Kornwolf by Tristan Egolf (age 15)
At the end of my first (and only) year of high school, I was the target of a merciless practical joke that left me the subject of an FBI investigation. After a call was made by an ‘anonymous individual’ stating that I’d ‘left a death threat’ against my high school on MySpace, my computer was taken away on grounds that could not be validated even after being directly in contact with the social networking site beforehand. For two weeks I lived in complete and utter terror. Of them ‘finding something’ that would incriminate and then somehow make me responsible; of losing the writing they claimed they had ‘no physical responsibility for’ during their investigation; of the things being said about me within my community, which were relayed to me through two separate individuals who heard first-hand the supposedly ‘private matter’ that ‘no one knew about’ being spread around the school. During that time, Kornwolf by Tristan Egolf gave me solace. A complete and utter disconnect from my life in frame, reference and culture, I devoured the story of a town plagued by a monster, the nature of which I sadly believe caused the author to end his own life right before finishing this book.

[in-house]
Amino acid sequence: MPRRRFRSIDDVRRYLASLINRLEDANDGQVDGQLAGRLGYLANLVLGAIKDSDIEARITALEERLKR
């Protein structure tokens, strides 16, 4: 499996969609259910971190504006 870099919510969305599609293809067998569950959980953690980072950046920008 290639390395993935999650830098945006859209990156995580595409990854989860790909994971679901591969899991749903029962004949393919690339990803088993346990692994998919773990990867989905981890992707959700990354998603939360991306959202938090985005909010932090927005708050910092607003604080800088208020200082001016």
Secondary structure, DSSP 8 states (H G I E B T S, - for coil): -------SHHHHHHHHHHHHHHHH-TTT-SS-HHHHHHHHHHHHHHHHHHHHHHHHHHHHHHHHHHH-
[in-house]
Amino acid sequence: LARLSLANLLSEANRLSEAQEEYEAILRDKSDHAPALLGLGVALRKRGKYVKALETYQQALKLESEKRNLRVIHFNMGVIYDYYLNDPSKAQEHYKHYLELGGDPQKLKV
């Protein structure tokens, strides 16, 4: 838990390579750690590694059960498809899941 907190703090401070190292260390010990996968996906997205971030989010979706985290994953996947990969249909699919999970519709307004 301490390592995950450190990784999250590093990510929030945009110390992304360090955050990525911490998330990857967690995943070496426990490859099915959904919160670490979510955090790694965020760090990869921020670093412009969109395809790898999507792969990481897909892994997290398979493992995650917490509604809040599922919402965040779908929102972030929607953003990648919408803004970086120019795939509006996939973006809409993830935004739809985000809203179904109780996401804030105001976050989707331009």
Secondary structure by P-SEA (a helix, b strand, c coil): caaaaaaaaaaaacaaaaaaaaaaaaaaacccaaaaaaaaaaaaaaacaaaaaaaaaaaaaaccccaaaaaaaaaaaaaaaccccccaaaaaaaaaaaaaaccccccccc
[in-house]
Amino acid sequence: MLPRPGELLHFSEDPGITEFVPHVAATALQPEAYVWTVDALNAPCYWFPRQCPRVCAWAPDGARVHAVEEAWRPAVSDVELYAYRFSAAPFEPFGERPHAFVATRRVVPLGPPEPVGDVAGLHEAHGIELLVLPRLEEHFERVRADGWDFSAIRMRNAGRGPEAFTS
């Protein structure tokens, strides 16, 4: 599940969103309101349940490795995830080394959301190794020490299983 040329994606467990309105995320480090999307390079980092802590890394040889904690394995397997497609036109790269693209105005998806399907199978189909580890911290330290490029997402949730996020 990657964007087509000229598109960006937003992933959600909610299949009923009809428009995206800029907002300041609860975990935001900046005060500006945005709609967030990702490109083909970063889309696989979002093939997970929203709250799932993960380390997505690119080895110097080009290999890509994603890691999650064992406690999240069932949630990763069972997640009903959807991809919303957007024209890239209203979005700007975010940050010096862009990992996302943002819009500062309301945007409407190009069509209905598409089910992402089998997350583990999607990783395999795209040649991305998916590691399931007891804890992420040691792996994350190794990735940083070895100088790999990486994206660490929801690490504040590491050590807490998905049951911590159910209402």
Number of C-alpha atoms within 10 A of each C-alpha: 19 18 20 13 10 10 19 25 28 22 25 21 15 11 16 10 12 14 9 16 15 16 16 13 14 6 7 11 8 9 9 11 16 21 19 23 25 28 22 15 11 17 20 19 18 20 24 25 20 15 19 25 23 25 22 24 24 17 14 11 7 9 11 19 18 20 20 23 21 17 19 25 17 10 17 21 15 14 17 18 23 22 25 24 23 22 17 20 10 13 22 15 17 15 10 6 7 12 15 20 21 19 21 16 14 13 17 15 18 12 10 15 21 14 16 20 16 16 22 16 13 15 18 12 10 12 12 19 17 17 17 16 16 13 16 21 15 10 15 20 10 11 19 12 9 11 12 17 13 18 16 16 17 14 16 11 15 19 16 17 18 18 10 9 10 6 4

The Story of Edgar Sawtelle by David Wroblewski (age 16)
Some call it Hamlet with dogs. I call it my beautiful distraction. After suffering a series of vertigo attacks that a doctor determined should be examined by a neurologist, I was given the completely devastating (and completely-incorrect) news that a ‘lesion’ on my brain might be a brain tumor. Over the series of two weeks that I had to wait to see a world-reknowned neurosurgeon for a second opinion, I was tormented by the throes of panic and anxiety. My belief that I would not be able to write after a surgery to take a ‘tumor’ from the language-processing center of my brain led me to write an artistic will. The Story of Edgar Sawtelle was the book I read throughout that time, which not only served as a buffer for the anxiety I experienced from my ‘diagnosis,’ but also from my grandfather’s battle with cancer, and serves as a reminder that while sometimes tragedy does strike, sometimes good things (like hearing that my ‘lesion’ was not a tumor) happen as well.